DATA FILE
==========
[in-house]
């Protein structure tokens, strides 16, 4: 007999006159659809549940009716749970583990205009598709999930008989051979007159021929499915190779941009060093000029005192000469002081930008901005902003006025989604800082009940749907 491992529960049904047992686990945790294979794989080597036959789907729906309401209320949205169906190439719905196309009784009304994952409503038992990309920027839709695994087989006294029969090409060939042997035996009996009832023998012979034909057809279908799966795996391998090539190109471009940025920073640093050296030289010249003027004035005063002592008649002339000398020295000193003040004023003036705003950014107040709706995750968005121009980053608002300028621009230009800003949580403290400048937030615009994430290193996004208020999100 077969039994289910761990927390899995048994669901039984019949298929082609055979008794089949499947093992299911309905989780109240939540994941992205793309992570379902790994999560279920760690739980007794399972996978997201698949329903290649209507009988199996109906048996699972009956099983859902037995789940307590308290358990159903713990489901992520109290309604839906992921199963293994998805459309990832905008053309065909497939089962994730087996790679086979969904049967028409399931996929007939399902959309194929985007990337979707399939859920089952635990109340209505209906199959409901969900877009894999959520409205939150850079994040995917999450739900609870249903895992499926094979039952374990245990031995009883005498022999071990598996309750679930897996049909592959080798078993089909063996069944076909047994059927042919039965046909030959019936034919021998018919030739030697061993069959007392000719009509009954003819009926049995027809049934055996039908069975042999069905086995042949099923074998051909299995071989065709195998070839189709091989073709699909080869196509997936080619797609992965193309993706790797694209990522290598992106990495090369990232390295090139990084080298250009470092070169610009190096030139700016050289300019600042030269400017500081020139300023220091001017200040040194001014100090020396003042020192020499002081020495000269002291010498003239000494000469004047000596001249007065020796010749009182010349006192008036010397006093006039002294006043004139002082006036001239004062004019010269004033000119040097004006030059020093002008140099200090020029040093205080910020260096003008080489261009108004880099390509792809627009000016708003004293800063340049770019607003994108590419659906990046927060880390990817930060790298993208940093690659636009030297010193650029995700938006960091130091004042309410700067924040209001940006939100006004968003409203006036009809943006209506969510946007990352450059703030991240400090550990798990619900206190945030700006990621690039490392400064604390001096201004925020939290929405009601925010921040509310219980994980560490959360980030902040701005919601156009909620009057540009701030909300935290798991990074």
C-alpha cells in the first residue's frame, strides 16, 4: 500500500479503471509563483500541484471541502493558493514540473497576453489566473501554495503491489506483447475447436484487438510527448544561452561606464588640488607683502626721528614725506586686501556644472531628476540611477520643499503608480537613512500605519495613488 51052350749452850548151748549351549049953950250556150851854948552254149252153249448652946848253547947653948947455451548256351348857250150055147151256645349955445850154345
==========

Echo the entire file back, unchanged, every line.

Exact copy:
[in-house]
């Protein structure tokens, strides 16, 4: 007999006159659809549940009716749970583990205009598709999930008989051979007159021929499915190779941009060093000029005192000469002081930008901005902003006025989604800082009940749907 491992529960049904047992686990945790294979794989080597036959789907729906309401209320949205169906190439719905196309009784009304994952409503038992990309920027839709695994087989006294029969090409060939042997035996009996009832023998012979034909057809279908799966795996391998090539190109471009940025920073640093050296030289010249003027004035005063002592008649002339000398020295000193003040004023003036705003950014107040709706995750968005121009980053608002300028621009230009800003949580403290400048937030615009994430290193996004208020999100 077969039994289910761990927390899995048994669901039984019949298929082609055979008794089949499947093992299911309905989780109240939540994941992205793309992570379902790994999560279920760690739980007794399972996978997201698949329903290649209507009988199996109906048996699972009956099983859902037995789940307590308290358990159903713990489901992520109290309604839906992921199963293994998805459309990832905008053309065909497939089962994730087996790679086979969904049967028409399931996929007939399902959309194929985007990337979707399939859920089952635990109340209505209906199959409901969900877009894999959520409205939150850079994040995917999450739900609870249903895992499926094979039952374990245990031995009883005498022999071990598996309750679930897996049909592959080798078993089909063996069944076909047994059927042919039965046909030959019936034919021998018919030739030697061993069959007392000719009509009954003819009926049995027809049934055996039908069975042999069905086995042949099923074998051909299995071989065709195998070839189709091989073709699909080869196509997936080619797609992965193309993706790797694209990522290598992106990495090369990232390295090139990084080298250009470092070169610009190096030139700016050289300019600042030269400017500081020139300023220091001017200040040194001014100090020396003042020192020499002081020495000269002291010498003239000494000469004047000596001249007065020796010749009182010349006192008036010397006093006039002294006043004139002082006036001239004062004019010269004033000119040097004006030059020093002008140099200090020029040093205080910020260096003008080489261009108004880099390509792809627009000016708003004293800063340049770019607003994108590419659906990046927060880390990817930060790298993208940093690659636009030297010193650029995700938006960091130091004042309410700067924040209001940006939100006004968003409203006036009809943006209506969510946007990352450059703030991240400090550990798990619900206190945030700006990621690039490392400064604390001096201004925020939290929405009601925010921040509310219980994980560490959360980030902040701005919601156009909620009057540009701030909300935290798991990074």
C-alpha cells in the first residue's frame, strides 16, 4: 500500500479503471509563483500541484471541502493558493514540473497576453489566473501554495503491489506483447475447436484487438510527448544561452561606464588640488607683502626721528614725506586686501556644472531628476540611477520643499503608480537613512500605519495613488 51052350749452850548151748549351549049953950250556150851854948552254149252153249448652946848253547947653948947455451548256351348857250150055147151256645349955445850154345